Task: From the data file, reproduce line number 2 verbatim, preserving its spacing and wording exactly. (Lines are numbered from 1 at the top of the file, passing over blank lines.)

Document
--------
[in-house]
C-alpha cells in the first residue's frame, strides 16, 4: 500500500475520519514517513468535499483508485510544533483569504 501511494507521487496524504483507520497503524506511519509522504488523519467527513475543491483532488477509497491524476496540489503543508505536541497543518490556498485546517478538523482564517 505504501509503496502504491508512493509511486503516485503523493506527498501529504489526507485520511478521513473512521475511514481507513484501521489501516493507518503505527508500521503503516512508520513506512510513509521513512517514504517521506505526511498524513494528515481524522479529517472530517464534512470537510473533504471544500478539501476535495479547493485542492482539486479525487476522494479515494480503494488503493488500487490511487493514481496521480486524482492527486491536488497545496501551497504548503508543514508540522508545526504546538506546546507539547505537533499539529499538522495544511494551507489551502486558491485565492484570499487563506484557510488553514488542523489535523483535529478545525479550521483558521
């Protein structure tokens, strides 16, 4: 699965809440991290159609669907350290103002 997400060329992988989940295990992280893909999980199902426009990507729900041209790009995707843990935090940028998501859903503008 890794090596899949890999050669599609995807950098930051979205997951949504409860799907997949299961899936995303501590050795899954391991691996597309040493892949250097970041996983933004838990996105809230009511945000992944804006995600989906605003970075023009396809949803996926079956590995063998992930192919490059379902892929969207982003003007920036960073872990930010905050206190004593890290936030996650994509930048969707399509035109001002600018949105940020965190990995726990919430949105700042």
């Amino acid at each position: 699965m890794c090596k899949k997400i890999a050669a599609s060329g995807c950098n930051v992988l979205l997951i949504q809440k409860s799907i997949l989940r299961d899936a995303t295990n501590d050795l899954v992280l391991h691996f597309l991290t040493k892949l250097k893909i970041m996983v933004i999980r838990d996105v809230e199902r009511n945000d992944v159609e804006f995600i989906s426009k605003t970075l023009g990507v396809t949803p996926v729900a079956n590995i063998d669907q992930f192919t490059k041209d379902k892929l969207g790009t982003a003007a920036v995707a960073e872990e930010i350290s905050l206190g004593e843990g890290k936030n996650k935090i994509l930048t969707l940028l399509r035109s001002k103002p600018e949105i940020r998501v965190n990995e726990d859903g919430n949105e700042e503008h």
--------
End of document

C-alpha cells in the first residue's frame, strides 16, 4: 500500500475520519514517513468535499483508485510544533483569504 501511494507521487496524504483507520497503524506511519509522504488523519467527513475543491483532488477509497491524476496540489503543508505536541497543518490556498485546517478538523482564517 505504501509503496502504491508512493509511486503516485503523493506527498501529504489526507485520511478521513473512521475511514481507513484501521489501516493507518503505527508500521503503516512508520513506512510513509521513512517514504517521506505526511498524513494528515481524522479529517472530517464534512470537510473533504471544500478539501476535495479547493485542492482539486479525487476522494479515494480503494488503493488500487490511487493514481496521480486524482492527486491536488497545496501551497504548503508543514508540522508545526504546538506546546507539547505537533499539529499538522495544511494551507489551502486558491485565492484570499487563506484557510488553514488542523489535523483535529478545525479550521483558521